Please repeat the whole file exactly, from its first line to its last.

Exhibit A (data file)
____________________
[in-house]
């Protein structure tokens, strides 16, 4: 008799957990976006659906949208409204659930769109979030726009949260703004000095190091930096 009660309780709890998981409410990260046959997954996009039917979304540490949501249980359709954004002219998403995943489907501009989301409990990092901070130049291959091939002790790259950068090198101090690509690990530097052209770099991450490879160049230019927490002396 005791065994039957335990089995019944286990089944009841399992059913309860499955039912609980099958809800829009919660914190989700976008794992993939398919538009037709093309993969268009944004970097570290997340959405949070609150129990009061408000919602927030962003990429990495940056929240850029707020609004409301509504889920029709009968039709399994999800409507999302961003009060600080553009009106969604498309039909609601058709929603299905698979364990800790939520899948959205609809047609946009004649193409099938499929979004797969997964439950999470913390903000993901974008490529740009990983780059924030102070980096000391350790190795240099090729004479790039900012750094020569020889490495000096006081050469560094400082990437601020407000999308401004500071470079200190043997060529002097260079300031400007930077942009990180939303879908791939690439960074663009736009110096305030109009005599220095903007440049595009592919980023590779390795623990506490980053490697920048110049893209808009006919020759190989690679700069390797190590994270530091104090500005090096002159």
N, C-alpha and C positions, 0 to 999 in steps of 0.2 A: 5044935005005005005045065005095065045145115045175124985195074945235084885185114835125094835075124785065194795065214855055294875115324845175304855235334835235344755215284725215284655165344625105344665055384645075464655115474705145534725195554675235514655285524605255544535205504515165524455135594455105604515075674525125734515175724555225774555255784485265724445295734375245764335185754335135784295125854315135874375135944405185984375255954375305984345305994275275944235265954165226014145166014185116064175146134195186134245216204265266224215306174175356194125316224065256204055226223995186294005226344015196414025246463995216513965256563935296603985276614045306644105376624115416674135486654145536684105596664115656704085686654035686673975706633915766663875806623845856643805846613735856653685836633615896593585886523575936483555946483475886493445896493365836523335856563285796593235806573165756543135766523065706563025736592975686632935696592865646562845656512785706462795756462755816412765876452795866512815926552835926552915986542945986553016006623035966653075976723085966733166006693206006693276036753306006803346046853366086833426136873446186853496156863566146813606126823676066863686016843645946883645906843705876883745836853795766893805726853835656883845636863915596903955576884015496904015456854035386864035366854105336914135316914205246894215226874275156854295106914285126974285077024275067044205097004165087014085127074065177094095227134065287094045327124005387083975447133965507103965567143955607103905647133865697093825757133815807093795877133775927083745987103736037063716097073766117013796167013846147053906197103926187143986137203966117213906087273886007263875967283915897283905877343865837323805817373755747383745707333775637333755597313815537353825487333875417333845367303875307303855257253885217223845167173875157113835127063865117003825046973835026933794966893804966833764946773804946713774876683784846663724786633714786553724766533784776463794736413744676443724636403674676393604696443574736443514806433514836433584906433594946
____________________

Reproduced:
[in-house]
């Protein structure tokens, strides 16, 4: 008799957990976006659906949208409204659930769109979030726009949260703004000095190091930096 009660309780709890998981409410990260046959997954996009039917979304540490949501249980359709954004002219998403995943489907501009989301409990990092901070130049291959091939002790790259950068090198101090690509690990530097052209770099991450490879160049230019927490002396 005791065994039957335990089995019944286990089944009841399992059913309860499955039912609980099958809800829009919660914190989700976008794992993939398919538009037709093309993969268009944004970097570290997340959405949070609150129990009061408000919602927030962003990429990495940056929240850029707020609004409301509504889920029709009968039709399994999800409507999302961003009060600080553009009106969604498309039909609601058709929603299905698979364990800790939520899948959205609809047609946009004649193409099938499929979004797969997964439950999470913390903000993901974008490529740009990983780059924030102070980096000391350790190795240099090729004479790039900012750094020569020889490495000096006081050469560094400082990437601020407000999308401004500071470079200190043997060529002097260079300031400007930077942009990180939303879908791939690439960074663009736009110096305030109009005599220095903007440049595009592919980023590779390795623990506490980053490697920048110049893209808009006919020759190989690679700069390797190590994270530091104090500005090096002159």
N, C-alpha and C positions, 0 to 999 in steps of 0.2 A: 5044935005005005005045065005095065045145115045175124985195074945235084885185114835125094835075124785065194795065214855055294875115324845175304855235334835235344755215284725215284655165344625105344665055384645075464655115474705145534725195554675235514655285524605255544535205504515165524455135594455105604515075674525125734515175724555225774555255784485265724445295734375245764335185754335135784295125854315135874375135944405185984375255954375305984345305994275275944235265954165226014145166014185116064175146134195186134245216204265266224215306174175356194125316224065256204055226223995186294005226344015196414025246463995216513965256563935296603985276614045306644105376624115416674135486654145536684105596664115656704085686654035686673975706633915766663875806623845856643805846613735856653685836633615896593585886523575936483555946483475886493445896493365836523335856563285796593235806573165756543135766523065706563025736592975686632935696592865646562845656512785706462795756462755816412765876452795866512815926552835926552915986542945986553016006623035966653075976723085966733166006693206006693276036753306006803346046853366086833426136873446186853496156863566146813606126823676066863686016843645946883645906843705876883745836853795766893805726853835656883845636863915596903955576884015496904015456854035386864035366854105336914135316914205246894215226874275156854295106914285126974285077024275067044205097004165087014085127074065177094095227134065287094045327124005387083975447133965507103965567143955607103905647133865697093825757133815807093795877133775927083745987103736037063716097073766117013796167013846147053906197103926187143986137203966117213906087273886007263875967283915897283905877343865837323805817373755747383745707333775637333755597313815537353825487333875417333845367303875307303855257253885217223845167173875157113835127063865117003825046973835026933794966893804966833764946773804946713774876683784846663724786633714786553724766533784776463794736413744676443724636403674676393604696443574736443514806433514836433584906433594946